Uploading Resources to Blob Storage During Continuous Deployment using Kudu

In  my last post, I wrote about how to run Gulp as part of your deployment process when doing continuous deployment from GitHub to an Azure Web App using Kudu. As part of that post, I used Gulp to generate bundled and minified JavaScript and CSS files that was to be served to the client.

The files were generated by using Gulp, and included in the deployment under a directory called dist. However, they were still part of the website. So they are still taking up resources from the webserver as they need to be served from it. And also, they are taking up precious connections from the browser to the server… By offloading them to Azure Blob Storage, we can decrease the amount of requests the webserver gets, and increase the number of connections used by the browser to retrieve resources. And it isn’t that hard to do…

Modifying the deployment.cmd file

I’m not going to go through all the steps of setting the deployment up. All of that was already done in the previous post, so if you haven’t read that, I suggest you do that first…

The first thing that I need to do, is add some more functionality to my deployment.cmd file. So right after I “pop” back to the original directory, I add some more code. More specifically, I add the following code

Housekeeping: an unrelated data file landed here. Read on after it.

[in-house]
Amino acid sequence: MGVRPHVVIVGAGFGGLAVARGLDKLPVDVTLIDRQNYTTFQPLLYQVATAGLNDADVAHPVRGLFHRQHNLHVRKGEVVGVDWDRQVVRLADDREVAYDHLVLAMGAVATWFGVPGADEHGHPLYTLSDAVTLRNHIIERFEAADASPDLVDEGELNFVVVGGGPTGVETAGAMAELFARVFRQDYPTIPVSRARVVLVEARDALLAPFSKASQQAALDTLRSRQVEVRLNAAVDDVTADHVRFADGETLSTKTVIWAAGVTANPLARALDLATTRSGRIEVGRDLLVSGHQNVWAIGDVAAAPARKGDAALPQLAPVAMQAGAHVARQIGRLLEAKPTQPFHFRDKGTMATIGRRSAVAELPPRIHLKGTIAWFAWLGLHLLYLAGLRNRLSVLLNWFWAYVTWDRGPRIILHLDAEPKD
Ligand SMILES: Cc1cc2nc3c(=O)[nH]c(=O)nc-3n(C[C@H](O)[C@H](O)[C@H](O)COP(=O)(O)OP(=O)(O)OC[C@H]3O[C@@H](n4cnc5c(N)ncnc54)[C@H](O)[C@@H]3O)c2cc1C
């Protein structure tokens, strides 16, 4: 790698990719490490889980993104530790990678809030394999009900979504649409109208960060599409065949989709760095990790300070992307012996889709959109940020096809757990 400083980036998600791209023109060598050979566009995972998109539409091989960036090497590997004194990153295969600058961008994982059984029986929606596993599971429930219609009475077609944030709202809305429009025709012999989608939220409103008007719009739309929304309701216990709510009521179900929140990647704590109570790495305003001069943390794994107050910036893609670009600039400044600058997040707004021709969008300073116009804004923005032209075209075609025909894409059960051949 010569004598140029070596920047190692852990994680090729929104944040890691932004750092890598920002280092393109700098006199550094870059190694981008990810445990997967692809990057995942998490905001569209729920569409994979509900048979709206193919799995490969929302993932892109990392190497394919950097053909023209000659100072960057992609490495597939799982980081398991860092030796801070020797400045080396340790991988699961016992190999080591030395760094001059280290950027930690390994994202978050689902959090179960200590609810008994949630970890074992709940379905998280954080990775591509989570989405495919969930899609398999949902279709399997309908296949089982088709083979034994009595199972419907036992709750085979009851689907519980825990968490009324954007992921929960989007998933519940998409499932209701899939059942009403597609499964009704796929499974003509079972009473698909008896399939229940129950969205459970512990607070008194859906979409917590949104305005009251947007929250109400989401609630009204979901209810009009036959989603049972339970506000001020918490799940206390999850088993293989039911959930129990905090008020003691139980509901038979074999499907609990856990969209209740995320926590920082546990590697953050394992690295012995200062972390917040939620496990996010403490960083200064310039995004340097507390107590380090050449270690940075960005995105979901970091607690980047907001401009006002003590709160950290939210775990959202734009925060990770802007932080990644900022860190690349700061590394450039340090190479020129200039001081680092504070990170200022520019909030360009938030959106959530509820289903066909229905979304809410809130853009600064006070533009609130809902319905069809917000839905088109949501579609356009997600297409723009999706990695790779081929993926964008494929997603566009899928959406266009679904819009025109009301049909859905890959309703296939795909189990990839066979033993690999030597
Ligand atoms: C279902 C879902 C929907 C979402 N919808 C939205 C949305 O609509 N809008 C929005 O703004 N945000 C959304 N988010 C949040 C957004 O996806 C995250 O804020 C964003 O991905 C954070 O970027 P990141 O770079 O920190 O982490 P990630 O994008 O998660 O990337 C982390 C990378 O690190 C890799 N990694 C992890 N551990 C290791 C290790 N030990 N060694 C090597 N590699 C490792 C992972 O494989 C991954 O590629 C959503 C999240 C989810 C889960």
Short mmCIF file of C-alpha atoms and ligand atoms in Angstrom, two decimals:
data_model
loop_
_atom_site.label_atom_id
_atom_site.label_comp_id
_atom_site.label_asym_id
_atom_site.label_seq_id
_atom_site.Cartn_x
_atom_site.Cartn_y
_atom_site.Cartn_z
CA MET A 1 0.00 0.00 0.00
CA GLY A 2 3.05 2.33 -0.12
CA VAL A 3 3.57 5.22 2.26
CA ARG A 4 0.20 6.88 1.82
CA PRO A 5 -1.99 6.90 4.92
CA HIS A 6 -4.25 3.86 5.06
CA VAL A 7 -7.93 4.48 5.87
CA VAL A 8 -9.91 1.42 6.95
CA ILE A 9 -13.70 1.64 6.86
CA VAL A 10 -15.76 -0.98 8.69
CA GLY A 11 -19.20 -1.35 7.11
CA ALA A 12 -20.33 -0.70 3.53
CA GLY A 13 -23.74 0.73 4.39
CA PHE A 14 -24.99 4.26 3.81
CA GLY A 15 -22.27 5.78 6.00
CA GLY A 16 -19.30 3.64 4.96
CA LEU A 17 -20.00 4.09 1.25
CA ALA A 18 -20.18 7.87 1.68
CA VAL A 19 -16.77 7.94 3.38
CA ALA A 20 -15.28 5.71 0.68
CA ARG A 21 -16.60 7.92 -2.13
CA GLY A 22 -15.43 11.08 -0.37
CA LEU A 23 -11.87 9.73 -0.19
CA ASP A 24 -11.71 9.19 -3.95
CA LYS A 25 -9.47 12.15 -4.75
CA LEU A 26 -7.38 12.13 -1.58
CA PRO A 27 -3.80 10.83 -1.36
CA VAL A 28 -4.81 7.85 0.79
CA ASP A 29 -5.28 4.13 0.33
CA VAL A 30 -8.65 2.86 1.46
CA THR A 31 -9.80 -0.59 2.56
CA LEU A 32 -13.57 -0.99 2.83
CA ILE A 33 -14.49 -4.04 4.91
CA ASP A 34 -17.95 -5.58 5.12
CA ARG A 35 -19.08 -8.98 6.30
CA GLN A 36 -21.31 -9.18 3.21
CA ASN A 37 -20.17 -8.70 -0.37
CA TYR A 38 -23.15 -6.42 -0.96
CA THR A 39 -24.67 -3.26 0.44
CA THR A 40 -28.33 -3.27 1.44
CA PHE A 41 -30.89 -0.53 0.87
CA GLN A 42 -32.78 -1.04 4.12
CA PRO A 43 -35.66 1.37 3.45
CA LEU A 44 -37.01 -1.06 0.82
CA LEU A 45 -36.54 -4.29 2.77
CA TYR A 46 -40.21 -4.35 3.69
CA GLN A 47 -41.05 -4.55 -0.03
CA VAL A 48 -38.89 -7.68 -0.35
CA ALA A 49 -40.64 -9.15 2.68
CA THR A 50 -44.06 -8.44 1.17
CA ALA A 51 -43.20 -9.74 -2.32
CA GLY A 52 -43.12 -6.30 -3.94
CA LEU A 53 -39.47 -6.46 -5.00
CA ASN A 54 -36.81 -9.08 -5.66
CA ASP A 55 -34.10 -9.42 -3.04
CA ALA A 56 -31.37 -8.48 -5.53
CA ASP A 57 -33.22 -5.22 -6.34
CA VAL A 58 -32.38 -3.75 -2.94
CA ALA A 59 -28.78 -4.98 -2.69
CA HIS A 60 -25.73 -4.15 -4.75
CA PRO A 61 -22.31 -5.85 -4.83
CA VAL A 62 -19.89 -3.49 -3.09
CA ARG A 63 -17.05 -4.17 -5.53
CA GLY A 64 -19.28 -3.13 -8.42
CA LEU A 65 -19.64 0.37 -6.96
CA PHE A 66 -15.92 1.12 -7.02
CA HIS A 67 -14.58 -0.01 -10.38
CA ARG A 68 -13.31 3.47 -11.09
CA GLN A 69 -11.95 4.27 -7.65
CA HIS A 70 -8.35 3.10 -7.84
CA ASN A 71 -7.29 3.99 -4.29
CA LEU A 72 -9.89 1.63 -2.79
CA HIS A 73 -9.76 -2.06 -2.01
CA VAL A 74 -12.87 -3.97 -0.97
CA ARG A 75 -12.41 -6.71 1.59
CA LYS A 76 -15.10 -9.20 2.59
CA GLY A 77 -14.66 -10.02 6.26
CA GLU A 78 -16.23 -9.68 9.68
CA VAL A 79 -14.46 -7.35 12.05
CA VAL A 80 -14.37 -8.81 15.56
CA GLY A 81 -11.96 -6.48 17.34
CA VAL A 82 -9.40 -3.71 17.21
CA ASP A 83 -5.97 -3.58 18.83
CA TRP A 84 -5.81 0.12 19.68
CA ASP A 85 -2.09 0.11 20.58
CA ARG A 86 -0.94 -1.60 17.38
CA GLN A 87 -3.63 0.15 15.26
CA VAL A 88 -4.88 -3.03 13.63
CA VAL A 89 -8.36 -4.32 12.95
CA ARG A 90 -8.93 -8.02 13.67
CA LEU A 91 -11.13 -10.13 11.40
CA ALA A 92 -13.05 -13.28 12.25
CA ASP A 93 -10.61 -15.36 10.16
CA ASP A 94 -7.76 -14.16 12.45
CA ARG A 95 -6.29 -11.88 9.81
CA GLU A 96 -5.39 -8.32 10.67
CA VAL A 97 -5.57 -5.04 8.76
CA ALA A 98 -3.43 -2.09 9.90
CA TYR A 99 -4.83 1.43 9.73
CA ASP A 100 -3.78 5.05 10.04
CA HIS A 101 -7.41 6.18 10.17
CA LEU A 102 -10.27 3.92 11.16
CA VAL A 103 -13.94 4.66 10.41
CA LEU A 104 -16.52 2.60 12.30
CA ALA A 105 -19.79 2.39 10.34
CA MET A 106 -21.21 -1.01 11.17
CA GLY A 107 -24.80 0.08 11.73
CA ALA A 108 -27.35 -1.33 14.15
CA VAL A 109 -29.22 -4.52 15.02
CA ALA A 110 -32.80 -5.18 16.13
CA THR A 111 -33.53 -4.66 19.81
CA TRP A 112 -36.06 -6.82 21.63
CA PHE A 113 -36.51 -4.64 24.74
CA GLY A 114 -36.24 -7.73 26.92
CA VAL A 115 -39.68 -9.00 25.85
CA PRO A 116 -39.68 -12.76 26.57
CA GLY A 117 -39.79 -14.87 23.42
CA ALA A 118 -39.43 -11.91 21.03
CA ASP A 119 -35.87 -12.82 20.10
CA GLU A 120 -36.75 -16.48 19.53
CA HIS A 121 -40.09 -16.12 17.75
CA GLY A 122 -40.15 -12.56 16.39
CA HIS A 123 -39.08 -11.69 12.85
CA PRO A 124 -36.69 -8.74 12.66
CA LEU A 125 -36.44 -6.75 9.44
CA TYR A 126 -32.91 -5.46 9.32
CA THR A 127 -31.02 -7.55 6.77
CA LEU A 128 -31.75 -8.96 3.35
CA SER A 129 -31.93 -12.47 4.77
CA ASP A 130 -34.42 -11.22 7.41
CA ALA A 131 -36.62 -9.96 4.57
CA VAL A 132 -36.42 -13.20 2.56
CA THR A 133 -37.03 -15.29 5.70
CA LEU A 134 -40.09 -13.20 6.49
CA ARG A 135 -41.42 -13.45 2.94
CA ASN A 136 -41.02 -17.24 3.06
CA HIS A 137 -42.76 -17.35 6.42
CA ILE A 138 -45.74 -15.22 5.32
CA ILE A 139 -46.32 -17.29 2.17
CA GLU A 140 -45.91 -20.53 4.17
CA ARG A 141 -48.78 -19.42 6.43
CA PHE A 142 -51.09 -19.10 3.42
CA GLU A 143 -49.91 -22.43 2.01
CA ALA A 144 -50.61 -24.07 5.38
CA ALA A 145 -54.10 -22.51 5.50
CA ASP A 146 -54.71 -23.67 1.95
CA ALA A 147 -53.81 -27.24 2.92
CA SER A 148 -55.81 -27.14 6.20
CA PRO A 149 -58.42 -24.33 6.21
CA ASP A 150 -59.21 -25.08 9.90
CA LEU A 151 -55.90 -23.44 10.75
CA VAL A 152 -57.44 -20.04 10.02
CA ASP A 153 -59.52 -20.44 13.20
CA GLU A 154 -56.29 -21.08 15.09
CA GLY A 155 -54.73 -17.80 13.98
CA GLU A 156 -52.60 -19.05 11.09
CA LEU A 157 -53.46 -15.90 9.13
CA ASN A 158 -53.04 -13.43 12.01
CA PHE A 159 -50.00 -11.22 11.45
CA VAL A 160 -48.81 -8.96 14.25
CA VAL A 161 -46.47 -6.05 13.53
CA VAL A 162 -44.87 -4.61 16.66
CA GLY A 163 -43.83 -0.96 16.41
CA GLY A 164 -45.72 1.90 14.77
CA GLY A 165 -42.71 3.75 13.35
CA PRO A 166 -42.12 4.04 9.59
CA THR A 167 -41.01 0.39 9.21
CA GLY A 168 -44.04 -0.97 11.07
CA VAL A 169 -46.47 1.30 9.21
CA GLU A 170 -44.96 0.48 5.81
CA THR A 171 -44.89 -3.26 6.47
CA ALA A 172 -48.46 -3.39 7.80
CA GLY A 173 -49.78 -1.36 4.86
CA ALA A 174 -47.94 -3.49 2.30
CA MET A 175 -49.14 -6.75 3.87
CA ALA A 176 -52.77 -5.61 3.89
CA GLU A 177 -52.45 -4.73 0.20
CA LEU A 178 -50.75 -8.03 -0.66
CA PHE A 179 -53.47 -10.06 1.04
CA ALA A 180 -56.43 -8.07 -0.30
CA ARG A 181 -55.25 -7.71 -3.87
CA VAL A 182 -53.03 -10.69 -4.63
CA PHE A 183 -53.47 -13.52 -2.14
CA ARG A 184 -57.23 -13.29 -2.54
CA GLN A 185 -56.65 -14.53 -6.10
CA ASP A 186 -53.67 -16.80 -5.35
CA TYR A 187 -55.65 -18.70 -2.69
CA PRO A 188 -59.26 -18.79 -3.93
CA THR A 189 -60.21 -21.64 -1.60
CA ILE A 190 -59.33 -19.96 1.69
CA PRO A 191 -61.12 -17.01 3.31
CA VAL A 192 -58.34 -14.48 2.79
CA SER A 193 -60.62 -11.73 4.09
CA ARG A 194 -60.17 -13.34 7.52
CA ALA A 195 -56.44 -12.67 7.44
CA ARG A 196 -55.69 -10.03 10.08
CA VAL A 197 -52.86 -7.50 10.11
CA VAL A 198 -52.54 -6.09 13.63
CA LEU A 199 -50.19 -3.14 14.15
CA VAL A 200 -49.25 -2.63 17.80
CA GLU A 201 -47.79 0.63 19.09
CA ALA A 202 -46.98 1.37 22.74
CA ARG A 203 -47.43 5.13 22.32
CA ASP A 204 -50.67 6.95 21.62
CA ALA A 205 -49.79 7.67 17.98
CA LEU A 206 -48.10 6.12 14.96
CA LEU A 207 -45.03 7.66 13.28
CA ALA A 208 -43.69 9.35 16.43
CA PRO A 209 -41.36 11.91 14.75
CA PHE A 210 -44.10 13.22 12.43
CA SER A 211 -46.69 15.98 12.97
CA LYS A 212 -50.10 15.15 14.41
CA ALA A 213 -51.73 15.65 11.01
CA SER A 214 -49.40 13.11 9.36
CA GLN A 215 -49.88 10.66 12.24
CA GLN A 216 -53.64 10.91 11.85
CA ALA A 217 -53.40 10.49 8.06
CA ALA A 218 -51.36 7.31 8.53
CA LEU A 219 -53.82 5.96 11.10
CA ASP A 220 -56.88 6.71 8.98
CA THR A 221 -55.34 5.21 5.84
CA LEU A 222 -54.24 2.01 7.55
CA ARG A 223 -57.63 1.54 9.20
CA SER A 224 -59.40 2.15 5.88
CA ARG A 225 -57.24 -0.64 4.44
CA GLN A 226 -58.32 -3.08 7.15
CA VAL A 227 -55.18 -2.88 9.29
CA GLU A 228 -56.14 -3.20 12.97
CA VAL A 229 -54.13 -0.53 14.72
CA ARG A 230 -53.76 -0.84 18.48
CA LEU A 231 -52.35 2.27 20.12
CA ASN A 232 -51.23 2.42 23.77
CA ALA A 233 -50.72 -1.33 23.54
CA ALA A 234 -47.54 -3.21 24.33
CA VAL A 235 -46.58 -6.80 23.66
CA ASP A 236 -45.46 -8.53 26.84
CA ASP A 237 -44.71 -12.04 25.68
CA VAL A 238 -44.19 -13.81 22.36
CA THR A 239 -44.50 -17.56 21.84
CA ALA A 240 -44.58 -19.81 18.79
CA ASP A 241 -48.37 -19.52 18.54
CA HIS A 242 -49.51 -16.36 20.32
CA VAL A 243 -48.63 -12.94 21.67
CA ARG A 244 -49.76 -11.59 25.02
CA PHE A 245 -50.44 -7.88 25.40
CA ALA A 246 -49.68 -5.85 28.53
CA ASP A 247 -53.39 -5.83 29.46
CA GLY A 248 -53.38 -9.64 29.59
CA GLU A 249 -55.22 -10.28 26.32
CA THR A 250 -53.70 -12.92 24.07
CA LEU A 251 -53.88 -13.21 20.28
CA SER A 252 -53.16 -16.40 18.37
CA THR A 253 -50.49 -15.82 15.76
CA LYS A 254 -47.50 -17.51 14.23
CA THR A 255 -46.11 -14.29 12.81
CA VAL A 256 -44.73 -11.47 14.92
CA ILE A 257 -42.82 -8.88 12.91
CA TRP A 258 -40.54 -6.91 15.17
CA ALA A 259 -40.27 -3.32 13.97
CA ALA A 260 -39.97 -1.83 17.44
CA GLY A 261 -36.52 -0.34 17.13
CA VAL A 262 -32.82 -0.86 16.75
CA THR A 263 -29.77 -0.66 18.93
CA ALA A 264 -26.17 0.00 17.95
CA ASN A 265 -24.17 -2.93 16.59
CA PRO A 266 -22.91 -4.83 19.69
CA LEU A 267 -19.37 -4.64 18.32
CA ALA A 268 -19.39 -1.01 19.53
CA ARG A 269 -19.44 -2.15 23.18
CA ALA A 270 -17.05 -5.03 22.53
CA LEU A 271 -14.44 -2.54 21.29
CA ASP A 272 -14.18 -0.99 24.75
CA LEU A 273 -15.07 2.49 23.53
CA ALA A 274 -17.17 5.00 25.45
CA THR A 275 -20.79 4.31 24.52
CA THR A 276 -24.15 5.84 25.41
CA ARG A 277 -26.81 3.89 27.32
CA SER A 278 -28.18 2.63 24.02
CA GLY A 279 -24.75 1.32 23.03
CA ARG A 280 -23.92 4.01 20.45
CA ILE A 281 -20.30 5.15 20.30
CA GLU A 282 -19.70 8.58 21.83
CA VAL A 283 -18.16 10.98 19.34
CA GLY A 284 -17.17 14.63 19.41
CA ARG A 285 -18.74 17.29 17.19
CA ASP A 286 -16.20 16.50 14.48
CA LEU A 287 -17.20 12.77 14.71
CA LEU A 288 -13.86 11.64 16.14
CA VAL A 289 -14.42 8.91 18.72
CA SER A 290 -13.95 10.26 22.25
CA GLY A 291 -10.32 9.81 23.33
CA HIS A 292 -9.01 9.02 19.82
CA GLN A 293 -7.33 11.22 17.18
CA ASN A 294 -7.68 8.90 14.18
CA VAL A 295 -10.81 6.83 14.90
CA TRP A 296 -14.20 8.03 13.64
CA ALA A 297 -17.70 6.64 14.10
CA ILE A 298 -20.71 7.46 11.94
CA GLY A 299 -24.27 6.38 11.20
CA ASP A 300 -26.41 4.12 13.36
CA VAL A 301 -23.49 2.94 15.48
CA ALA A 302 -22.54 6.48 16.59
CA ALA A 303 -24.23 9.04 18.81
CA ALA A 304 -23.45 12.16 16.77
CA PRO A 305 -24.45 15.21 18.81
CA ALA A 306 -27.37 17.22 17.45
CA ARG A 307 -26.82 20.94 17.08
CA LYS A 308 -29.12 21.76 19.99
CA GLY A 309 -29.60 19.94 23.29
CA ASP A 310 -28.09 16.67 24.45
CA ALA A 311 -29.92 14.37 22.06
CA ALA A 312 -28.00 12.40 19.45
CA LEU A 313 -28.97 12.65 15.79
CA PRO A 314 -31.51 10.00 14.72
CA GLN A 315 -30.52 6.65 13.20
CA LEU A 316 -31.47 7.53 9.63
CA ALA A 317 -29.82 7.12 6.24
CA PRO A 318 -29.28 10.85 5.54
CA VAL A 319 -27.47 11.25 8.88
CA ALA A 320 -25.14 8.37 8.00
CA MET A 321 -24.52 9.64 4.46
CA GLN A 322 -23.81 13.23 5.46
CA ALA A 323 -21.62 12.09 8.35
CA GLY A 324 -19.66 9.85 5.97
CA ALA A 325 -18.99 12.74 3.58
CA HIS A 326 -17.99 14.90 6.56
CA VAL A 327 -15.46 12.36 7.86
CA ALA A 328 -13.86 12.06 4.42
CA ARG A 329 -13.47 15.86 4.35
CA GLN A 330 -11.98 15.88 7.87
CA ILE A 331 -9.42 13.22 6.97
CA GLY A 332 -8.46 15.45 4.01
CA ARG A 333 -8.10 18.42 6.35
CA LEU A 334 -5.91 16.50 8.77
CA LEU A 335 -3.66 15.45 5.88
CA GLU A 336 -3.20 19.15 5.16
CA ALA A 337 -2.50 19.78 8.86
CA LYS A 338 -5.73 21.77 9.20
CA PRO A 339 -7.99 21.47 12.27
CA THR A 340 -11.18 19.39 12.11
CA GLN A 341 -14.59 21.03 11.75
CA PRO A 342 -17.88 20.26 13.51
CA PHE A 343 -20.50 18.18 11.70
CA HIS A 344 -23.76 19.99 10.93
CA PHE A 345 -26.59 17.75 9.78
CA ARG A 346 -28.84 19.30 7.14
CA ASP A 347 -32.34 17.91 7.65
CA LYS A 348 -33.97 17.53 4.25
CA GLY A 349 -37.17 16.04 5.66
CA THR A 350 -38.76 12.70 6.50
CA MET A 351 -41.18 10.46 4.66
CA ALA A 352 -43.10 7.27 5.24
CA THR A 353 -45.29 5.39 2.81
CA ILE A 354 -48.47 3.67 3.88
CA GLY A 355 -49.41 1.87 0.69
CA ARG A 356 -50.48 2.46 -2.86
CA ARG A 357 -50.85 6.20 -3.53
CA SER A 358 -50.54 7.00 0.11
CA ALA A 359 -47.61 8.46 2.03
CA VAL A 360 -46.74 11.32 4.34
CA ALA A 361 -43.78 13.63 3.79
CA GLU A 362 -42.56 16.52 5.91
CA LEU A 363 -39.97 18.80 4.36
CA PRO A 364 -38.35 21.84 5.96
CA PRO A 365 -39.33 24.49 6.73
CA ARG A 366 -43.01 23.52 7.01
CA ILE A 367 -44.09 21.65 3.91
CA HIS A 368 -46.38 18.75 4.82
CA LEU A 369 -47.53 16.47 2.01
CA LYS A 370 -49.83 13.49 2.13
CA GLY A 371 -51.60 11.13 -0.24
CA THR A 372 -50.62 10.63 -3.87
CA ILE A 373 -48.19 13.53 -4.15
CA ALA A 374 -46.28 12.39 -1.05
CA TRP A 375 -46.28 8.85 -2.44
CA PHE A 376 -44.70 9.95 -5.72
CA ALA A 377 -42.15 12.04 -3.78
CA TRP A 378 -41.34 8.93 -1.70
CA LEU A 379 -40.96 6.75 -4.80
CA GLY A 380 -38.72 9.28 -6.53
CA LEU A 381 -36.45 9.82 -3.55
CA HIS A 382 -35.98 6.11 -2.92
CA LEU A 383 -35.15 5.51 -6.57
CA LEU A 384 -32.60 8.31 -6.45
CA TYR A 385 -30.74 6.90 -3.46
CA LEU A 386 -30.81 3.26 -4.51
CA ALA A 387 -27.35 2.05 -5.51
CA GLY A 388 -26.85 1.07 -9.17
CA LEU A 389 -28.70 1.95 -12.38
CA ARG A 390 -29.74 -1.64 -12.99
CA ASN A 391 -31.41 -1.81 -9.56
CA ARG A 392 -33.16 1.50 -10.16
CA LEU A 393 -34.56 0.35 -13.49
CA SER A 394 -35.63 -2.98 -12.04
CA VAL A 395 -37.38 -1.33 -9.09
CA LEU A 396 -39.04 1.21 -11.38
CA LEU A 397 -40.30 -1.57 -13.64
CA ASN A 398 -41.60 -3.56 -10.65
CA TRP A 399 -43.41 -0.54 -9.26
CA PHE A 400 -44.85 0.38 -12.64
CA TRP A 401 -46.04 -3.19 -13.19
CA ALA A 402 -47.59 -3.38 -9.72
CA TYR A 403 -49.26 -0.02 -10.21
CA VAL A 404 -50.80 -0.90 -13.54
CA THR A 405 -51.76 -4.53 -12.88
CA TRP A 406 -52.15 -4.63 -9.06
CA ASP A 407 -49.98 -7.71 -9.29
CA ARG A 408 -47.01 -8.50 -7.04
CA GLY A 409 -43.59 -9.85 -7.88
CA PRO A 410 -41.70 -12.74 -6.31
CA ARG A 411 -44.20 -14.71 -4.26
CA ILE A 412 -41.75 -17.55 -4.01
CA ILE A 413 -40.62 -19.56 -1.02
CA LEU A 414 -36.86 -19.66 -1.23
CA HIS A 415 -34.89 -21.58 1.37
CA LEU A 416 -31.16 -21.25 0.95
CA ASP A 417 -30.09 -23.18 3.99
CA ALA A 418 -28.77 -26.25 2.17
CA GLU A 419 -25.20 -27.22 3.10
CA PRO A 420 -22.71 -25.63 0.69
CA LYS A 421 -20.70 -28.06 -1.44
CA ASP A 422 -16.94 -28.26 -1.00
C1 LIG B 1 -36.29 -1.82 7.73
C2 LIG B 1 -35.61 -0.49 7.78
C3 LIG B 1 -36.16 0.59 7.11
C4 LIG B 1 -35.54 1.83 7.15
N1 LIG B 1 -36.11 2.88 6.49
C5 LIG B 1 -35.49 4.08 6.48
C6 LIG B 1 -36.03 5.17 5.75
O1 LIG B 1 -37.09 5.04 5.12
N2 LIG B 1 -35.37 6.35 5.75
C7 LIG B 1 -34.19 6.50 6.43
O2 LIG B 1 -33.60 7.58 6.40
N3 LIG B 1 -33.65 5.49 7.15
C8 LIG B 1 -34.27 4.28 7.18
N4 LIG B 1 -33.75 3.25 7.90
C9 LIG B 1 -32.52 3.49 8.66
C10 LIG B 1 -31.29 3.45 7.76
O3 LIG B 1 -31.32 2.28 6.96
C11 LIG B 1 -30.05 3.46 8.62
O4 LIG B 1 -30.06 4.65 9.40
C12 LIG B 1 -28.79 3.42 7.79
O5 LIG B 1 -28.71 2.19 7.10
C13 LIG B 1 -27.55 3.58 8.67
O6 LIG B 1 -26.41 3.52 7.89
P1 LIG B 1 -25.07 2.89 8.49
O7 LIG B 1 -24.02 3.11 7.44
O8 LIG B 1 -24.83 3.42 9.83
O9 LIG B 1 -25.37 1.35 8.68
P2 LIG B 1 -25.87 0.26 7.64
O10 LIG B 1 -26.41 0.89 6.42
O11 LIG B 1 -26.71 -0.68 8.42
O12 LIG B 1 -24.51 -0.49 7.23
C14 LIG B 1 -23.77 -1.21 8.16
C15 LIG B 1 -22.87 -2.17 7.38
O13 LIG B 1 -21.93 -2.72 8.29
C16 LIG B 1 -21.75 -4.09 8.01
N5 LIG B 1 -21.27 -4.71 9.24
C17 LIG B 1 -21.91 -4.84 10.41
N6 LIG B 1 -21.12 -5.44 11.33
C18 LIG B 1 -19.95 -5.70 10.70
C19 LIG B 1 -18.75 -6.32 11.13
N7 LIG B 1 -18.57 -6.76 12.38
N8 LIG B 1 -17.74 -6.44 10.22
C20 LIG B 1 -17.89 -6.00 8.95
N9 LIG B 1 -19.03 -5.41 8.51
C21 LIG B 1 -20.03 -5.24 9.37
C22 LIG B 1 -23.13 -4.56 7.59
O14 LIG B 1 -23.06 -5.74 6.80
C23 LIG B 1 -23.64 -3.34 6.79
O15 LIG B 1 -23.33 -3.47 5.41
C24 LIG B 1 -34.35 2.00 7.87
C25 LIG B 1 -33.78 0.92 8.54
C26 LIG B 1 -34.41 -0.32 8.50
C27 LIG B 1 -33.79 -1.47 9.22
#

echo Pushing dist folder to blobstorage
call :ExecuteCmd npm install azure-storage
call :ExecuteCmd "node" blobupload.js "dist" "%STORAGE_ACCOUNT%" "%STORAGE_KEY%"
echo Done pushing dist folder to blobstorage

Ok, so I start by echoing out that I am about to upload the dist folder to blob storage. Next, I use npm to install the azure-storage package, which includes code to help out with working with Azure storage in Node.

Next, I execute a script called blobuplad.js using Node. I pass in 3 parameters, a string containing the name of the folder to upload, a storage account name, and a storage account key.

And finally I echo out that I’m done.

So what is in that blobupload.js file? Well, it is “just” a node script to upload the files in the specified folder. It starts out like this

var azure = require('azure-storage');
var fs = require('fs');

var distDirName = process.argv[2];
var accountName = process.argv[3];
var accountKey = process.argv[4];
var sourceDir = 'Src\\DeploymentDemo\\dist\\';

It “requires” the newly installed azure-storage package, and fs, which is what one use to work with the file system in node.

Next, it pulls out the arguments that were passed in. They are available in the process.argv array, from index 2 and forward. (0 says “node” and 1 says “blobupload.js”, which I don’t need). And finally, it just defines the source directory to copy from.

Note: The source directory should probably be passed in as a parameter as well, making the script more generic. But it’s just a demo…

After all the important variables have been collected, it goes about doing the upload

var blobService = azure.createBlobService(accountName, accountKey);

blobService.createContainerIfNotExists(distDirName, { publicAccessLevel: 'blob' }, function(error, result, response) {
if (error) {
throw Error("Failed to create container");

var files = fs.readdirSync(sourceDir);
for (i=0;i<files.length;i++) {
console.log("Uploading: " + files[i]);
blobService.createBlockBlobFromLocalFile(distDirName, files[i], sourceDir + files[i], function(error, result, response) {